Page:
At #EdCampTC on May 6th, the DLCs learned about a new (Minnesota created!) tool called Edji. We are really excited to share this tool with all of you as it has a lot of potential uses.
Edji is a unique, collaborative annotation tool. Students and teachers can highlight portions of text and leave either emoji comments or text comments. They can also place a hotspot on a picture and leave a comment as well. Teachers have the ability to control whether “Heat Vision” is on, which allows you to either turn on or hide student comments and hotspots. When you turn Heat Vision on, areas of the text that have been highlighted by students will appear yellow to dark red depending on how many other students highlighted that area. Most teachers will likely leave the Heat Vision feature off until students have had time to highlight and comment. Once they are done, you can turn on Heat Vision to show common highlights and comments.
Creating a reading for students to complete is very easy. You can copy and paste text from other sources such as Newsela, CommitLit, The Tween Tribune, Project Gutenberg, or any other preferred source of texts. You can also upload PDFs that you have, but they must have machine-encoded text (that you could normally highlight on a computer) to work properly. So basically if you scanned your resource into the PDF format, it will act like an image file, not a PDF so students won’t be able to highlight.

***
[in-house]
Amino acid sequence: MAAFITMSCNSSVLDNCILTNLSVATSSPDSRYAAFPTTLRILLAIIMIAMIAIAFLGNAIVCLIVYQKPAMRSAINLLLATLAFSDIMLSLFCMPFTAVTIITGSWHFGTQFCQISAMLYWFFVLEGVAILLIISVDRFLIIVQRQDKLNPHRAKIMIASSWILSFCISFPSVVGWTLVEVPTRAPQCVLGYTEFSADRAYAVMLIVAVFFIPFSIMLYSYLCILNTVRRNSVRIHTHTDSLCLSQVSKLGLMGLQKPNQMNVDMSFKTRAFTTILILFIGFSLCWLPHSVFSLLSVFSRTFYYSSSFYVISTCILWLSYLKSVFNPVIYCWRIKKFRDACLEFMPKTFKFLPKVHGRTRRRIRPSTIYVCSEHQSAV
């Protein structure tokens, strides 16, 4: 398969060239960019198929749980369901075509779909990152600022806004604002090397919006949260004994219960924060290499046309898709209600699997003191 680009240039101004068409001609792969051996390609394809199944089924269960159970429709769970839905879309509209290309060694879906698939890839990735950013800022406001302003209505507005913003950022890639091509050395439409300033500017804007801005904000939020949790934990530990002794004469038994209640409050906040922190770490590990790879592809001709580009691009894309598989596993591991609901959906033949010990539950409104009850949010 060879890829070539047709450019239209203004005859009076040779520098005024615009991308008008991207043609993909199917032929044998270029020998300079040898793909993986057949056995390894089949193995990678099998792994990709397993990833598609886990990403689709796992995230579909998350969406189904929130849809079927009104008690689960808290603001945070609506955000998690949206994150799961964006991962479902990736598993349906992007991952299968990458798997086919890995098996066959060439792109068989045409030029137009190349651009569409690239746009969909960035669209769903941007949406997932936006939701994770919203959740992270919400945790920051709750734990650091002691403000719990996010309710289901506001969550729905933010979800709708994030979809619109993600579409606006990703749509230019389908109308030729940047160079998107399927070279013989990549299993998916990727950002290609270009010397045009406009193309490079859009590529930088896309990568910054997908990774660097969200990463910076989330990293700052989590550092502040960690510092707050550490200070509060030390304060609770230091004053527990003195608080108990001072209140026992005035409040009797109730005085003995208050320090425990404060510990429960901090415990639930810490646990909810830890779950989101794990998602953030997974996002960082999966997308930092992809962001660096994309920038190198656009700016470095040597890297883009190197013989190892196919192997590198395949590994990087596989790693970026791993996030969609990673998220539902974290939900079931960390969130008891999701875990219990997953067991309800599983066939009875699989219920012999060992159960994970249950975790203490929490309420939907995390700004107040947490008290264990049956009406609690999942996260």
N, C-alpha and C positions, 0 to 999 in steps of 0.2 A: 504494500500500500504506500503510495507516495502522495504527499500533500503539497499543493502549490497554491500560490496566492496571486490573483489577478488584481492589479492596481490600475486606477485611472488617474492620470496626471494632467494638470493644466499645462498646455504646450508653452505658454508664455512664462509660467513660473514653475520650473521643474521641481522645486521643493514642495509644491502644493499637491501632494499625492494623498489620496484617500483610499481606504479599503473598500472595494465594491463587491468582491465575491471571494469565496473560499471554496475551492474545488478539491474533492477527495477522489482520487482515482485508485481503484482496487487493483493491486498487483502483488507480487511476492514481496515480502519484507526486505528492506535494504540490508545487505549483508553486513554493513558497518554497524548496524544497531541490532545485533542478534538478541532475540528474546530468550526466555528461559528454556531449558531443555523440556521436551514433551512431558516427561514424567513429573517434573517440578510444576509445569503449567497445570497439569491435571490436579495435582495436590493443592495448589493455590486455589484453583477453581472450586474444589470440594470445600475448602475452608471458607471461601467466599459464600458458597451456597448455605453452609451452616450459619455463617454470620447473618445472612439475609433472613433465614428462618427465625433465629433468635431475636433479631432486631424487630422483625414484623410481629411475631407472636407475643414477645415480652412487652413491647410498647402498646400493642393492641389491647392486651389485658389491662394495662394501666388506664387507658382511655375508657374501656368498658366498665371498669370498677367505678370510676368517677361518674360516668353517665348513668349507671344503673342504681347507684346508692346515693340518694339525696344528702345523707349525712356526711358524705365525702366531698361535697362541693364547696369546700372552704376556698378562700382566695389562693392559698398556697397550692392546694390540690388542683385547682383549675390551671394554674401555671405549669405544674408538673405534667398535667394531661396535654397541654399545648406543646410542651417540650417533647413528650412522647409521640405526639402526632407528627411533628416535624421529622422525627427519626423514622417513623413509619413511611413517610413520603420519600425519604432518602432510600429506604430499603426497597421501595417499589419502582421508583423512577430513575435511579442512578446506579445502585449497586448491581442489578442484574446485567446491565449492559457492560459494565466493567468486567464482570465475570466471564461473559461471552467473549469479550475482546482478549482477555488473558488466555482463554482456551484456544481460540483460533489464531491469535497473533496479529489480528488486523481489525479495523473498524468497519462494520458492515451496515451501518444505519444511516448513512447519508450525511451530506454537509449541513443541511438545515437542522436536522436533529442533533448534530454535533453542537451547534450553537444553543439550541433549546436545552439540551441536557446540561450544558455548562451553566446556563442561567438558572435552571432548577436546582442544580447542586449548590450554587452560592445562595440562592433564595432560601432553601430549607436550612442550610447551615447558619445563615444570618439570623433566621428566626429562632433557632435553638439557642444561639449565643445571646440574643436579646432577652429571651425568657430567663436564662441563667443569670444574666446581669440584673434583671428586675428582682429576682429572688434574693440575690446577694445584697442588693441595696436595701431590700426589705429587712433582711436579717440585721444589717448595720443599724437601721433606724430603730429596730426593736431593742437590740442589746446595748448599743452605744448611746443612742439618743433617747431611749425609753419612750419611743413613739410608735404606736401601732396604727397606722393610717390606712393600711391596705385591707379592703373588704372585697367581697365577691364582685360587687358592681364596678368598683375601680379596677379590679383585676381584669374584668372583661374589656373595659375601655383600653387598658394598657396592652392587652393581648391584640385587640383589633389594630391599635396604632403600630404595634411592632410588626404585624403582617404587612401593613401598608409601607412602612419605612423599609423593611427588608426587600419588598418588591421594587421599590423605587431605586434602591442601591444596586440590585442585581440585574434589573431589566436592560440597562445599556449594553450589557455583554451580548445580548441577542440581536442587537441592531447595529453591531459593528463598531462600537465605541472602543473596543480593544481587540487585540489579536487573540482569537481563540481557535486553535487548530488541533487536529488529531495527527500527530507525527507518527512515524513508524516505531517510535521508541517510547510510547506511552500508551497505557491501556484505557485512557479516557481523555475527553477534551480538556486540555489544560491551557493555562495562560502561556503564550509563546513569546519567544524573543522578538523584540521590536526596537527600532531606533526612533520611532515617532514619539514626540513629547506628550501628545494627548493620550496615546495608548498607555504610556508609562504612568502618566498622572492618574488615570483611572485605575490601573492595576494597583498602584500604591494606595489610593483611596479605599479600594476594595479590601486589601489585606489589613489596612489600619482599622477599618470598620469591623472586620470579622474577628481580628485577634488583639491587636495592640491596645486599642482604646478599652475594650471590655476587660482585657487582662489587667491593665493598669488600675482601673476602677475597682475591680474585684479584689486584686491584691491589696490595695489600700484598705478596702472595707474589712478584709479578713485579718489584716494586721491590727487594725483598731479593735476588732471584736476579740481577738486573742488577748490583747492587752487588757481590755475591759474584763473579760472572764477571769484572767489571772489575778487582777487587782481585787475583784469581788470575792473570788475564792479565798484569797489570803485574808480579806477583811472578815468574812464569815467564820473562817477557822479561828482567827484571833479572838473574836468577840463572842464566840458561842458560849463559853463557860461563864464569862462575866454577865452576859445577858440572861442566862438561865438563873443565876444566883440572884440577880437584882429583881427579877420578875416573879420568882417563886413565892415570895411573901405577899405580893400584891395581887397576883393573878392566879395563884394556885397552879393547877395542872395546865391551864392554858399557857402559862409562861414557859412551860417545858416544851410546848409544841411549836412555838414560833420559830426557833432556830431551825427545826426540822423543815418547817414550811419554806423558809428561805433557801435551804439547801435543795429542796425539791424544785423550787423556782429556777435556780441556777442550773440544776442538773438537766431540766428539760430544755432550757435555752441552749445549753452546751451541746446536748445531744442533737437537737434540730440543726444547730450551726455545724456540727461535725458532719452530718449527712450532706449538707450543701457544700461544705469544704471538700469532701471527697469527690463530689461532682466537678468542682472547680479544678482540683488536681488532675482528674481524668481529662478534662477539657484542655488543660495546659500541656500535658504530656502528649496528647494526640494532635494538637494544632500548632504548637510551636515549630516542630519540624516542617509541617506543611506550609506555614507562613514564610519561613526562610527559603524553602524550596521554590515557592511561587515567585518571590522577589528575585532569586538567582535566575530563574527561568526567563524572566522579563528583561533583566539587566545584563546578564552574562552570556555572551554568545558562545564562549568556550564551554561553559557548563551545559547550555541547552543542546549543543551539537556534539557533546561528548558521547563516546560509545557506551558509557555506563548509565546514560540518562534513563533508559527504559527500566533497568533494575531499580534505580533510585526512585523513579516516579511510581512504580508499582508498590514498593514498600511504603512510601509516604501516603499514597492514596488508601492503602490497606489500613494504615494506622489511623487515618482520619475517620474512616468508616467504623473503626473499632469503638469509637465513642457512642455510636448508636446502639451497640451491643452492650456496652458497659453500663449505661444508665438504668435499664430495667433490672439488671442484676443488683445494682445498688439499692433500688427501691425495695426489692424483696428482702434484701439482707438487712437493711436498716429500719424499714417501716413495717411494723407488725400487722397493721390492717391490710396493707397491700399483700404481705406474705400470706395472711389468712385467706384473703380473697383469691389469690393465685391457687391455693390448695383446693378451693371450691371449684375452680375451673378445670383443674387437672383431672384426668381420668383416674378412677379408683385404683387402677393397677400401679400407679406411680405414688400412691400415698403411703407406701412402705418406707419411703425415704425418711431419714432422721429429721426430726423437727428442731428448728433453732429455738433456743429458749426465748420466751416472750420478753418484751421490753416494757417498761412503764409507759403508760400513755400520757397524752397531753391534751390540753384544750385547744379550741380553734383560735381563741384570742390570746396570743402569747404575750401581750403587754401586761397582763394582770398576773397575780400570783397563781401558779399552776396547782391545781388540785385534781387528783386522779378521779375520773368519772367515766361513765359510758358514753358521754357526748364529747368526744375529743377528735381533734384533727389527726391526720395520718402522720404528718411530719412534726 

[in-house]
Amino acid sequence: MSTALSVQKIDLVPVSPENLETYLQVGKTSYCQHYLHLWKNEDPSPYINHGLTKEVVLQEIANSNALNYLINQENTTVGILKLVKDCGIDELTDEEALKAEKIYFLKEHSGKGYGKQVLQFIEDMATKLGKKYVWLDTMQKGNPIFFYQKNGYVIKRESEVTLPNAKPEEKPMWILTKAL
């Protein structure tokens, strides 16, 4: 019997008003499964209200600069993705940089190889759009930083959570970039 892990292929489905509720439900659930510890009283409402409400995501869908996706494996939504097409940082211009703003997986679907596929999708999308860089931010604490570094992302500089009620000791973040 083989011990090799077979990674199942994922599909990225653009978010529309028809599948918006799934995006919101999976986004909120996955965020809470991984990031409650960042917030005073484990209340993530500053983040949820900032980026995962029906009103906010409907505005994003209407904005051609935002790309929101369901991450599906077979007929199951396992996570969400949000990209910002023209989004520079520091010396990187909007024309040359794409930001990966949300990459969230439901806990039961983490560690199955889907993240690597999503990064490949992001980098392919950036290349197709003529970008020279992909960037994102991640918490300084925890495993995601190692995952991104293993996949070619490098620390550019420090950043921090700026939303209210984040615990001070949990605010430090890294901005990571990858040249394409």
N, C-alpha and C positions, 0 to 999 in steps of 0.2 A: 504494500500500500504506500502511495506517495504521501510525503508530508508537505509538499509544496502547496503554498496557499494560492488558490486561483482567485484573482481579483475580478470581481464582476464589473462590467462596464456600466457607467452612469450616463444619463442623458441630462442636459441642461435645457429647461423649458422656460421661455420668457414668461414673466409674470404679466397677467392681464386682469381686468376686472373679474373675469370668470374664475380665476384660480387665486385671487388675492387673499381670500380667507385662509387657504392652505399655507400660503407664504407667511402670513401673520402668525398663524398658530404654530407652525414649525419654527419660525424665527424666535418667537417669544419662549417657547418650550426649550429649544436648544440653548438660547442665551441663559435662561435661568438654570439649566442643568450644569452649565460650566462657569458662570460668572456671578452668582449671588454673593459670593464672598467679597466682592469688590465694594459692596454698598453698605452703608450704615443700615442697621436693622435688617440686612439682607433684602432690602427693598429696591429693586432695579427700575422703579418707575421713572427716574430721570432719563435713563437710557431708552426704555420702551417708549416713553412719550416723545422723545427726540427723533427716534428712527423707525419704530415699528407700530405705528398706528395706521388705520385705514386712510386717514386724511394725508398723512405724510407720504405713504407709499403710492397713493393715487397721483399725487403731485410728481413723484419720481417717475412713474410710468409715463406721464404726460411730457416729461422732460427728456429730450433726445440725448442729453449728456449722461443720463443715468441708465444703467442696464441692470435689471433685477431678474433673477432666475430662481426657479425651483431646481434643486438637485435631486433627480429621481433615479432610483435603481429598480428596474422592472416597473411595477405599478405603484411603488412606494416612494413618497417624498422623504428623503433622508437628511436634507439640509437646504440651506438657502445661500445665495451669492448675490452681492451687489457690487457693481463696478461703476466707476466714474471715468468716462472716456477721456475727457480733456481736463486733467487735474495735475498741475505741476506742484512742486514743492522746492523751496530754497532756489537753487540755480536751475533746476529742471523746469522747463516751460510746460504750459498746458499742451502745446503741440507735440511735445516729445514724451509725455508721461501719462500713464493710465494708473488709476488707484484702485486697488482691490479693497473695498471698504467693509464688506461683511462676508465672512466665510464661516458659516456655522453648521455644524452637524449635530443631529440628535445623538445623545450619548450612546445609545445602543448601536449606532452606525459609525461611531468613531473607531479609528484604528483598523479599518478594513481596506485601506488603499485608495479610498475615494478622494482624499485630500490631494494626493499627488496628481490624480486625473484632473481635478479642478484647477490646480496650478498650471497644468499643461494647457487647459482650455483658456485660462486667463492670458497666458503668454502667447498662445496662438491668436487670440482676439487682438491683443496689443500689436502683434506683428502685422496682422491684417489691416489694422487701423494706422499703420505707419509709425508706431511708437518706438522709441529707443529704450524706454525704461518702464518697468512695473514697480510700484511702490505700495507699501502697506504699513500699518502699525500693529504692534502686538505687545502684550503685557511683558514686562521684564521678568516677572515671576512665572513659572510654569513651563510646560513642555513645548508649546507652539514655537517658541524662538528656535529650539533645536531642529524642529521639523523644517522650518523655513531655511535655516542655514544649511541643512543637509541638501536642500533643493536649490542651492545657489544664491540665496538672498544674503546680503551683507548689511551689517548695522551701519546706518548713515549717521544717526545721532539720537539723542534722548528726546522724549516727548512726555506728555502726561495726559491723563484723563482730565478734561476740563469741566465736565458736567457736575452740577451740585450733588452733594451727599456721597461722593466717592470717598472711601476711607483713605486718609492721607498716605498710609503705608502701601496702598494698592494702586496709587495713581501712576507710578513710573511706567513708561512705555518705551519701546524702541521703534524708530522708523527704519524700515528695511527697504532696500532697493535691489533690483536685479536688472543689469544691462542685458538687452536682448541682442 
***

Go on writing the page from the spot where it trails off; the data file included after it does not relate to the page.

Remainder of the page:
Another feature is adding images to a reading. In fact, you can use Edji exclusively for collaboratively annotated images. Imagine students pointing out features on a map or commenting on the process of a math problem. The possibilities are endless!
Once you have created a reading, students access the reading by entering a 4-digit code. They can sign in as a guest or create an account so they can get back to the lessons they have completed. You can also create readings groups. This helps so that the comments are manageable. If you use the same text for 30 (or 150) students, it might be difficult to navigate the comments.
(As a bit of a disclaimer, we would currently recommend this only be used on MacBooks or Chromebooks. Occasionally when trying to highlight on an iPad, the comment buttons do not do anything when clicked on. It appears that holding your device in portrait mode works consistently, but not always when in landscape mode.)